The word flute can mean many different instruments, which all have the common characteristic that they create sound by the means of an airstream which is broken over an edge. This produces a repeating cycle of turbulence (via the Bournelli Effect), which sets an enclosed column of air in motion, The entire column of air from the end of the flute to the first open tone hole vibrates as a unit, a phenomenon called a standing wave. This produces sound.
The flute is the oldest--and in its basic form, the simplest--instrument of the woodwind family. Flutes have existed since before written history. The oldest known flute we have recovered was made from a cave bear femur bone fragment, and is estimated at between 40,000 to 80,000 years old, possibly having been created and played by Neanderthal Man.
There are many different types of flutes found the world over, from the simplest folk flutes, to the elaborately complex instruments found in today's bands and orchestras.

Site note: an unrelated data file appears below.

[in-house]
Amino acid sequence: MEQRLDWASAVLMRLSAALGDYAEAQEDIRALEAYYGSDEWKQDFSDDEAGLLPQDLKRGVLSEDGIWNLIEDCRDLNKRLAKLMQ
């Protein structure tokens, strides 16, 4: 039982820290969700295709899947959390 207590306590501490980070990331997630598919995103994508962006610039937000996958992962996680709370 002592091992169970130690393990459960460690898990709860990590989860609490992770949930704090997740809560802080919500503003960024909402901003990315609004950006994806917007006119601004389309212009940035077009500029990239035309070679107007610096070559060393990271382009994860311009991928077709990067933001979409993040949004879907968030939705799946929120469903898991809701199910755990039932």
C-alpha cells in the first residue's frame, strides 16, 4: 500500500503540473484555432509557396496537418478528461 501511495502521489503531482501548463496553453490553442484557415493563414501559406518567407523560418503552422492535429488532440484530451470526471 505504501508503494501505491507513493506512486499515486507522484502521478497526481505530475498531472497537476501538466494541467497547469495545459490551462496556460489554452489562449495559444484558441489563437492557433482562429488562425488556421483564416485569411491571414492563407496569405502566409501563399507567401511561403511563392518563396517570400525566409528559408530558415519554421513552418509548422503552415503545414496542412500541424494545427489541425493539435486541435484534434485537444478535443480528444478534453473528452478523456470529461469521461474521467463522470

In Western music, the word flute refers to instruments of two broad families, the transverse flutes, which are played held horizontally to the body and which have no fixed windway, and the fipple flutes, such as the [whistle] and the [recorder], which are held vertically and which do have a fixed windway, requiring no special embouchure (or shaping of the lips) by the player.
This is an old [Conn] flute made in 1920 that I'm restoring.
My collection includes a number of different kinds of flutes; please click on the boxes, above, to see photos and hear recordings of the various instruments.